Mohammed, International Medical Corps-Trained Hygiene Promoter

Twenty-year-old, Mohammed walked for six days to reach the Ethiopian border, fleeing from the severe drought in his hometown of Bokol in Northern Somalia. With hardly any food to eat along the way, Mohammed made the long trek to seek the humanitarian assistance he had been told he could receive in Dolo Ado, Ethiopia by his neighbors. Upon arrival at the camp complex, he was registered as a refugee and stayed at the transit center in Dolo Ado for 15 days before he was moved to more permanent housing in Kobe refugee camp. Mohammed has now been living for six months at Kobe where International Medical Corps provides critical nutrition, sanitation and hygiene services.

Soon after he arrived, Mohammed was recruited by International Medical Corps as a Hygiene Promoter, a critical component to reducing the threat of communicable diseases in the crowded camps. Hygiene Promoters share their knowledge throughout their communities of proper hand washing techniques, the importance of using latrines as opposed to common local practices like open defecation and cleaning jerry cans used to hold drinking water.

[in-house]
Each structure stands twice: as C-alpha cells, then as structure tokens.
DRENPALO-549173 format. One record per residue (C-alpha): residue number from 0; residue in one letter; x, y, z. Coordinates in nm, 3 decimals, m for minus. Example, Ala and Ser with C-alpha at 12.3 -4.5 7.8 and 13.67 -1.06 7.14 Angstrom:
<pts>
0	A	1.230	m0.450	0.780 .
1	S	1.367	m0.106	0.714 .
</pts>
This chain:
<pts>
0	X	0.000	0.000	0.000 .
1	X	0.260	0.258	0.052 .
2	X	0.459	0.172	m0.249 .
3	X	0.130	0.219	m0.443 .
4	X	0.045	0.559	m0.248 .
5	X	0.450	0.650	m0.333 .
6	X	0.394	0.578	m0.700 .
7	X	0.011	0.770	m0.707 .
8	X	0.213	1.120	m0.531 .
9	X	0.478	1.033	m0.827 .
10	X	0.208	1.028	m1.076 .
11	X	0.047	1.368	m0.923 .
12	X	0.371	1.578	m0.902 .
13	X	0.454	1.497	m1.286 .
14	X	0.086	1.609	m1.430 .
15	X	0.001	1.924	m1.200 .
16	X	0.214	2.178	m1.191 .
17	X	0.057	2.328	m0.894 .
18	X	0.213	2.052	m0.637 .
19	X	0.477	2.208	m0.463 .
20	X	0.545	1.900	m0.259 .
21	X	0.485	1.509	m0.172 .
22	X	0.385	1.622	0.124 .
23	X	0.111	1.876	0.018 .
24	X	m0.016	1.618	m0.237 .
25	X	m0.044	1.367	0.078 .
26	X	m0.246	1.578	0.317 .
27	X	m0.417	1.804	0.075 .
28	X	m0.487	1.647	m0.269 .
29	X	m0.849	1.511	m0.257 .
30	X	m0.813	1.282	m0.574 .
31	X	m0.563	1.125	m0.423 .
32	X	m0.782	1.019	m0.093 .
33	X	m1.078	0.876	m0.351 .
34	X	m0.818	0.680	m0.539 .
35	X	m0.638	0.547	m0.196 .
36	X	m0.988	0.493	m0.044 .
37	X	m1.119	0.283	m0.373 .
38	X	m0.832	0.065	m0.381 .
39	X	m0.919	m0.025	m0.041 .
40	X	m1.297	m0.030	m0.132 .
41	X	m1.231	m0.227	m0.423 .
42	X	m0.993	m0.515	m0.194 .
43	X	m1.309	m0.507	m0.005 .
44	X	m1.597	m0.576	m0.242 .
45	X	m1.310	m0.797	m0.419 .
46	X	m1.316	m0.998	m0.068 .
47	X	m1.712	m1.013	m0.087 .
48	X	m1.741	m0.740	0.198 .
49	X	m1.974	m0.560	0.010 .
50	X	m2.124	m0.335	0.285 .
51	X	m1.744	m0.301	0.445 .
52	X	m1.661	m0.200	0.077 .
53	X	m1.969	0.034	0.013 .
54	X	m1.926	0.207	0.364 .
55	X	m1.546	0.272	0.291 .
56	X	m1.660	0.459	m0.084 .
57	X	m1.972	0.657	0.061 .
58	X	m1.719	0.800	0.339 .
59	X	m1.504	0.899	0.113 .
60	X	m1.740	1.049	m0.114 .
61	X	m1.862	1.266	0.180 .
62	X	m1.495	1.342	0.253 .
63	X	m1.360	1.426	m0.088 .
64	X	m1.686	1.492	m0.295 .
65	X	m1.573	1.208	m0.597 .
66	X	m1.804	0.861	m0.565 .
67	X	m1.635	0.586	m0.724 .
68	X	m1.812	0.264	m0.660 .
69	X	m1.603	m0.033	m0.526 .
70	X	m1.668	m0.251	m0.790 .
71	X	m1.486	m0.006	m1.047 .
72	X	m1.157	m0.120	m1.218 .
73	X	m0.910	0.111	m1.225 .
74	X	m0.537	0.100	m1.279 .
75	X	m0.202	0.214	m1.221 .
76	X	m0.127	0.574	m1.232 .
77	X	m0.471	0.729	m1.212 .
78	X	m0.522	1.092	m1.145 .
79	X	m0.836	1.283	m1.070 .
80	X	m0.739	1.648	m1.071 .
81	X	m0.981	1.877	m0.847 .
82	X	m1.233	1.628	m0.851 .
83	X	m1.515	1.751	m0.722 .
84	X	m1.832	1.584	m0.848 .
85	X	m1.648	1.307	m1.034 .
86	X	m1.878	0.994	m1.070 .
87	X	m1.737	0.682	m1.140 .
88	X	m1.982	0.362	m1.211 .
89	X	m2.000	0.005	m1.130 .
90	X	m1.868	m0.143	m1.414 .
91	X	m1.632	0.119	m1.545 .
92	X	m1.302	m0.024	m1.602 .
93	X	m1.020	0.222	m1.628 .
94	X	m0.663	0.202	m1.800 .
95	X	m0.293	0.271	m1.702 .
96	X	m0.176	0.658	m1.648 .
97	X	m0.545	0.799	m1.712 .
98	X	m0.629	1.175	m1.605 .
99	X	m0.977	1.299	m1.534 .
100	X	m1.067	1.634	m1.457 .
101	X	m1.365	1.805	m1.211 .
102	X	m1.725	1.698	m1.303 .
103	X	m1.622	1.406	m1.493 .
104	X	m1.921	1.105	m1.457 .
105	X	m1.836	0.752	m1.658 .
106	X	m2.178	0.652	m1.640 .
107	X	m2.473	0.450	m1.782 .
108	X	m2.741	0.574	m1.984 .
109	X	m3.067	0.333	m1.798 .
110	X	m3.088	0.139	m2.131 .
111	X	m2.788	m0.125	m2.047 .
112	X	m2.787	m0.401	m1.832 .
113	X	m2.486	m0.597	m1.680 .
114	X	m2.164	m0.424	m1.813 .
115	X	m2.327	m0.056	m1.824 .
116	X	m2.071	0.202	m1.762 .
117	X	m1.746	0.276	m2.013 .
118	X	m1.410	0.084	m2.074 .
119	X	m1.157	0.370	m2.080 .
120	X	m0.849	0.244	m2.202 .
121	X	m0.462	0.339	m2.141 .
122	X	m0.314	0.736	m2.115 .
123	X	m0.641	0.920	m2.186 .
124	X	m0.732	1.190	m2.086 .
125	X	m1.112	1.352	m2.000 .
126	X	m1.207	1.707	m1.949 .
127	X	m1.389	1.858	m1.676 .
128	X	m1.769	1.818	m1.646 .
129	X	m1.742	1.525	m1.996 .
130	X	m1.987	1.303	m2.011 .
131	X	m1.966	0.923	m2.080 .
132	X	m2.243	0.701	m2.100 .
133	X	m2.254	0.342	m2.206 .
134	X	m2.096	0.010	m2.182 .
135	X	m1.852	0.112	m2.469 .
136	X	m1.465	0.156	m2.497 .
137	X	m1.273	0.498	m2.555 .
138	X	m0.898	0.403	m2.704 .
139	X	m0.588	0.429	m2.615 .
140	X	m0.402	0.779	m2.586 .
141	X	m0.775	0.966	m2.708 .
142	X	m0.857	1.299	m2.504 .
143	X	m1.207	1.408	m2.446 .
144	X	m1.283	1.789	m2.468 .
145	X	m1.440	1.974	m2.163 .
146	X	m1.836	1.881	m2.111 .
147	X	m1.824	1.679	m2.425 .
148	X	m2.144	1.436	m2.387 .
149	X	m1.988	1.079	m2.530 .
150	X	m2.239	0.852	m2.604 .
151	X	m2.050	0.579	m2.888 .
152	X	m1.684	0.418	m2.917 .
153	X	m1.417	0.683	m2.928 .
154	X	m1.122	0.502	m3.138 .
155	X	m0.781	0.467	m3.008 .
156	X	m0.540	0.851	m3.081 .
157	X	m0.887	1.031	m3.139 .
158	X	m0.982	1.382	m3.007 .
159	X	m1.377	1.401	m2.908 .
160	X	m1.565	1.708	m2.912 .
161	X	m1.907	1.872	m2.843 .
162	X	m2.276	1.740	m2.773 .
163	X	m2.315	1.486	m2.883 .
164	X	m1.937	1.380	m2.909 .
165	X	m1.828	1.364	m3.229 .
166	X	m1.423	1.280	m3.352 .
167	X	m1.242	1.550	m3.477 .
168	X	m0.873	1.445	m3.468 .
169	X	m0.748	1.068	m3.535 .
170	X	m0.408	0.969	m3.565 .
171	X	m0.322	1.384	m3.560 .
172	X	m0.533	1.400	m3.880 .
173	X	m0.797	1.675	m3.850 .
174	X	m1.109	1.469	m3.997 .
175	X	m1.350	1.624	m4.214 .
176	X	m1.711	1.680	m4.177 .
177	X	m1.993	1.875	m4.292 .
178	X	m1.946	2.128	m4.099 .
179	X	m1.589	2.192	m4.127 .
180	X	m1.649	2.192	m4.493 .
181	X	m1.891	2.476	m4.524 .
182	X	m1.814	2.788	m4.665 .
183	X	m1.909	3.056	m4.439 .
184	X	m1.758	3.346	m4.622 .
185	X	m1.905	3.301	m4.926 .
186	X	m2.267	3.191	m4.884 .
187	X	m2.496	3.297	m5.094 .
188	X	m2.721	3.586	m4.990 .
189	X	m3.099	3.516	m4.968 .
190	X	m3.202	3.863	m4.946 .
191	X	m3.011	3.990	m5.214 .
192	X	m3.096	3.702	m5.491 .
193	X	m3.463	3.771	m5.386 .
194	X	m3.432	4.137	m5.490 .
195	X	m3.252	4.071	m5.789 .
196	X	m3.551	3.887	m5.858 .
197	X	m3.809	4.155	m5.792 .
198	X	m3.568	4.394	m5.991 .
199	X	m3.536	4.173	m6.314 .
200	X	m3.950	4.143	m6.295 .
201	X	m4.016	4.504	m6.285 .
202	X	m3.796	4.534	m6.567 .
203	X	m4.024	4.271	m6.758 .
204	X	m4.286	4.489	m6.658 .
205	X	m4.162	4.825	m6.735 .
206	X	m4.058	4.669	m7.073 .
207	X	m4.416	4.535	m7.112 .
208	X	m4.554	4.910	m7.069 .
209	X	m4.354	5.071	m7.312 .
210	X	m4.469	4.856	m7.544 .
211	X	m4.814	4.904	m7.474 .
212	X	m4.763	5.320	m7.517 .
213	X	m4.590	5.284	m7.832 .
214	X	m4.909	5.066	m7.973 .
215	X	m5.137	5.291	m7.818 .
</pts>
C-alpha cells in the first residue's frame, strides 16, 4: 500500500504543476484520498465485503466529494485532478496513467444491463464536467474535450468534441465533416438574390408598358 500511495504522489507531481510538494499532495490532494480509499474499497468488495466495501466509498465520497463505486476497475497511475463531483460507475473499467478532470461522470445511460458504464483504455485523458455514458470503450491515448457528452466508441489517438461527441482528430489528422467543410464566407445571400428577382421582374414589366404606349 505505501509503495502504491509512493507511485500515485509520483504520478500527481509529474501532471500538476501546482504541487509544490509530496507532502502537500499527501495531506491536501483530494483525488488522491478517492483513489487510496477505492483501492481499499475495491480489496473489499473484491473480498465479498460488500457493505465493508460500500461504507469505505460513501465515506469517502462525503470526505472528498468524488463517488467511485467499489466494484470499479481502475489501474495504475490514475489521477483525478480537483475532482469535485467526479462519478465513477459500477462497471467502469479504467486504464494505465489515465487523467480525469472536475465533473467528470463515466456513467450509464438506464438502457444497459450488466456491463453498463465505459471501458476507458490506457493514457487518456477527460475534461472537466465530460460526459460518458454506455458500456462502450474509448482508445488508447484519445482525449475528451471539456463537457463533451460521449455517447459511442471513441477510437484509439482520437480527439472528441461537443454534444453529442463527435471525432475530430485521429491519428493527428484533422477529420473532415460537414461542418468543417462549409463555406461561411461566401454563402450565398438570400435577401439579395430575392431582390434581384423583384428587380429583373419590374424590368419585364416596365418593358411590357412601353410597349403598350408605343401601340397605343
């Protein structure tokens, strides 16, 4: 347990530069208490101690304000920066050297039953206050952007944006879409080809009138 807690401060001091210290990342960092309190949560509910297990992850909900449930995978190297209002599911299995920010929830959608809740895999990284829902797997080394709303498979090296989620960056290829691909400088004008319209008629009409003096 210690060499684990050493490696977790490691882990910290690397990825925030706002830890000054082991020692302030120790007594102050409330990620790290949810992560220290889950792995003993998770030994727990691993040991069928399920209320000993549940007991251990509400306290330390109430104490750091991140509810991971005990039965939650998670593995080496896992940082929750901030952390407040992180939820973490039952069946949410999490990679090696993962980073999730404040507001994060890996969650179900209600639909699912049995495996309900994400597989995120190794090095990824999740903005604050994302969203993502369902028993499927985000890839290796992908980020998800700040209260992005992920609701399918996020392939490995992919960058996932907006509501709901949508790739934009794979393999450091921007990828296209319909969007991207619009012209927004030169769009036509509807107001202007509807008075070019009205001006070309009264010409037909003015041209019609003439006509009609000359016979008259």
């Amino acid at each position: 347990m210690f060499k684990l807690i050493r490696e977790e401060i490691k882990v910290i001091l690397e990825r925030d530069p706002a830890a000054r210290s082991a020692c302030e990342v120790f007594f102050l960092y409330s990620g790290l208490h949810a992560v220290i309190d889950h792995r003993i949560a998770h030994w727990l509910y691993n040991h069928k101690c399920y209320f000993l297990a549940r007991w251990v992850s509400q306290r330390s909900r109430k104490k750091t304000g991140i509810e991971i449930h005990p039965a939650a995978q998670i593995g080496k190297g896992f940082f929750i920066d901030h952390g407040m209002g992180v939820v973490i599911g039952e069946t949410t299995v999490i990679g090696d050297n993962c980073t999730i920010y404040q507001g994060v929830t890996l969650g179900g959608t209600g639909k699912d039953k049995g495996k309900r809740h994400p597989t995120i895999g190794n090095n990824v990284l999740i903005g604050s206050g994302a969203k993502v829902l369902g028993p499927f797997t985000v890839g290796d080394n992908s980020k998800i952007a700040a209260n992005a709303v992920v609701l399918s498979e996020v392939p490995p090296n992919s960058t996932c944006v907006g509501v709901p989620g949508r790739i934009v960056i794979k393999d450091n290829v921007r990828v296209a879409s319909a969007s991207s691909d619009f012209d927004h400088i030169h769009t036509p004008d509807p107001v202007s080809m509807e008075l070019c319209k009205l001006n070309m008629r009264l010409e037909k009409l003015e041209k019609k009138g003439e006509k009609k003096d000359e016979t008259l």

True to our mission of fostering self-reliance, International Medical Corps is working to train local community members in Dolo Ado in hygiene promotion as well as sanitation, nutrition and gender-based violence response, among other topics. The benefits are two-fold – by training locals we create employment for a community that is struggling to rebuild, as well as create sustainable health solutions.

Mohammed says that being trained to be a Hygiene Promoter at Kobe was “the turning point in my life.” Prior to this, Mohammed had never been employed, never been able to earn a salary and had never received any formal education.

“…with the power of knowledge I have received through trainings on hygiene promotion, I am now able to improve sanitation and hygiene practices in my community,” says Mohammed. “I now know that diarrhea can be prevented by using a latrine and by washing hands with soap and water and am in a position to pass on the message of safe hygiene practices and behavior to my fellow community members. I will thank International Medical Corps one day when I reach home!”

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